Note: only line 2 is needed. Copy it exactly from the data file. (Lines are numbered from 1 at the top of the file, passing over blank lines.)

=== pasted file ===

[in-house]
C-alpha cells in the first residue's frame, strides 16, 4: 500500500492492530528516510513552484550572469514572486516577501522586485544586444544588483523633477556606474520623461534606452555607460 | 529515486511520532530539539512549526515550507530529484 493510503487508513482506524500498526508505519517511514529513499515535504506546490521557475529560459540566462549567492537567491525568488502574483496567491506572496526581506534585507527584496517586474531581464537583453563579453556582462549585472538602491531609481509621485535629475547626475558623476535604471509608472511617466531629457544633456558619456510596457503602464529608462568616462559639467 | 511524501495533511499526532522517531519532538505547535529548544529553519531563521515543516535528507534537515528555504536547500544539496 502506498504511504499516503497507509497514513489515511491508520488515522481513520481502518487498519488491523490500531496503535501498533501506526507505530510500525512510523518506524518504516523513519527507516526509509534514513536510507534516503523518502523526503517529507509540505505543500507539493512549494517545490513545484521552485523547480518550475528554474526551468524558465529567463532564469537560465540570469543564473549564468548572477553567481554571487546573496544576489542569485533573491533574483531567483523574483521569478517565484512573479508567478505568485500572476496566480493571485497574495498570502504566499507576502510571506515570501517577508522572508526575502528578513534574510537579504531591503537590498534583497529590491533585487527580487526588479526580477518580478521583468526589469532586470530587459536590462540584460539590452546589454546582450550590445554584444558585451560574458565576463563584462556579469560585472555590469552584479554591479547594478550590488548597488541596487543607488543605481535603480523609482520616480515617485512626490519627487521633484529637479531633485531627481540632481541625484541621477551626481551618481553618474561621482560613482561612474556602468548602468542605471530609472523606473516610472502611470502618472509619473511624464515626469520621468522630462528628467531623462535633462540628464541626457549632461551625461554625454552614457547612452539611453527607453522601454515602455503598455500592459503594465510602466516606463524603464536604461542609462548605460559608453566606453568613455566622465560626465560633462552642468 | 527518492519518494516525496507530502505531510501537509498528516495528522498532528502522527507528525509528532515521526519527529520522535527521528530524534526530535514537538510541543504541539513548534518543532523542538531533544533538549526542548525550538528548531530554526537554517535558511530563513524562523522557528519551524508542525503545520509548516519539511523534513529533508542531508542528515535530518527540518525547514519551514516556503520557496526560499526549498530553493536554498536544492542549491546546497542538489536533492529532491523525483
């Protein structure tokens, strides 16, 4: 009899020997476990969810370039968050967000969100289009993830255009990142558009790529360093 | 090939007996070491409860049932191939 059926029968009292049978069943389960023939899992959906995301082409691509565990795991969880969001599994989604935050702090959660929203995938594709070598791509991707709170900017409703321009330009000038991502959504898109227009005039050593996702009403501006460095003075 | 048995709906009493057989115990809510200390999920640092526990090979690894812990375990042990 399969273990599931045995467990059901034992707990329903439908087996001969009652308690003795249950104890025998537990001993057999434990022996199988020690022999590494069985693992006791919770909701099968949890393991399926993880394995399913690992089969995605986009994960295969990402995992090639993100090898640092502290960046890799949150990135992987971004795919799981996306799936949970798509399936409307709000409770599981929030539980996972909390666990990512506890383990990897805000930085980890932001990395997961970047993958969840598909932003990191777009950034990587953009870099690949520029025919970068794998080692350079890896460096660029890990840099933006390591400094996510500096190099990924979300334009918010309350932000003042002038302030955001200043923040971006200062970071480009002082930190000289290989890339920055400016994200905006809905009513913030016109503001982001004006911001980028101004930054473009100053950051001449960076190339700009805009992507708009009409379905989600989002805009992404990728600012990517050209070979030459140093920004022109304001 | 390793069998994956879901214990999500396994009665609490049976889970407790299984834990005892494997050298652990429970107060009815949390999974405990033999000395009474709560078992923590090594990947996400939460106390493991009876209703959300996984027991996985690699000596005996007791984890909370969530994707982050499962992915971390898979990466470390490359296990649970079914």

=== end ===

C-alpha cells in the first residue's frame, strides 16, 4: 500500500492492530528516510513552484550572469514572486516577501522586485544586444544588483523633477556606474520623461534606452555607460 | 529515486511520532530539539512549526515550507530529484 493510503487508513482506524500498526508505519517511514529513499515535504506546490521557475529560459540566462549567492537567491525568488502574483496567491506572496526581506534585507527584496517586474531581464537583453563579453556582462549585472538602491531609481509621485535629475547626475558623476535604471509608472511617466531629457544633456558619456510596457503602464529608462568616462559639467 | 511524501495533511499526532522517531519532538505547535529548544529553519531563521515543516535528507534537515528555504536547500544539496 502506498504511504499516503497507509497514513489515511491508520488515522481513520481502518487498519488491523490500531496503535501498533501506526507505530510500525512510523518506524518504516523513519527507516526509509534514513536510507534516503523518502523526503517529507509540505505543500507539493512549494517545490513545484521552485523547480518550475528554474526551468524558465529567463532564469537560465540570469543564473549564468548572477553567481554571487546573496544576489542569485533573491533574483531567483523574483521569478517565484512573479508567478505568485500572476496566480493571485497574495498570502504566499507576502510571506515570501517577508522572508526575502528578513534574510537579504531591503537590498534583497529590491533585487527580487526588479526580477518580478521583468526589469532586470530587459536590462540584460539590452546589454546582450550590445554584444558585451560574458565576463563584462556579469560585472555590469552584479554591479547594478550590488548597488541596487543607488543605481535603480523609482520616480515617485512626490519627487521633484529637479531633485531627481540632481541625484541621477551626481551618481553618474561621482560613482561612474556602468548602468542605471530609472523606473516610472502611470502618472509619473511624464515626469520621468522630462528628467531623462535633462540628464541626457549632461551625461554625454552614457547612452539611453527607453522601454515602455503598455500592459503594465510602466516606463524603464536604461542609462548605460559608453566606453568613455566622465560626465560633462552642468 | 527518492519518494516525496507530502505531510501537509498528516495528522498532528502522527507528525509528532515521526519527529520522535527521528530524534526530535514537538510541543504541539513548534518543532523542538531533544533538549526542548525550538528548531530554526537554517535558511530563513524562523522557528519551524508542525503545520509548516519539511523534513529533508542531508542528515535530518527540518525547514519551514516556503520557496526560499526549498530553493536554498536544492542549491546546497542538489536533492529532491523525483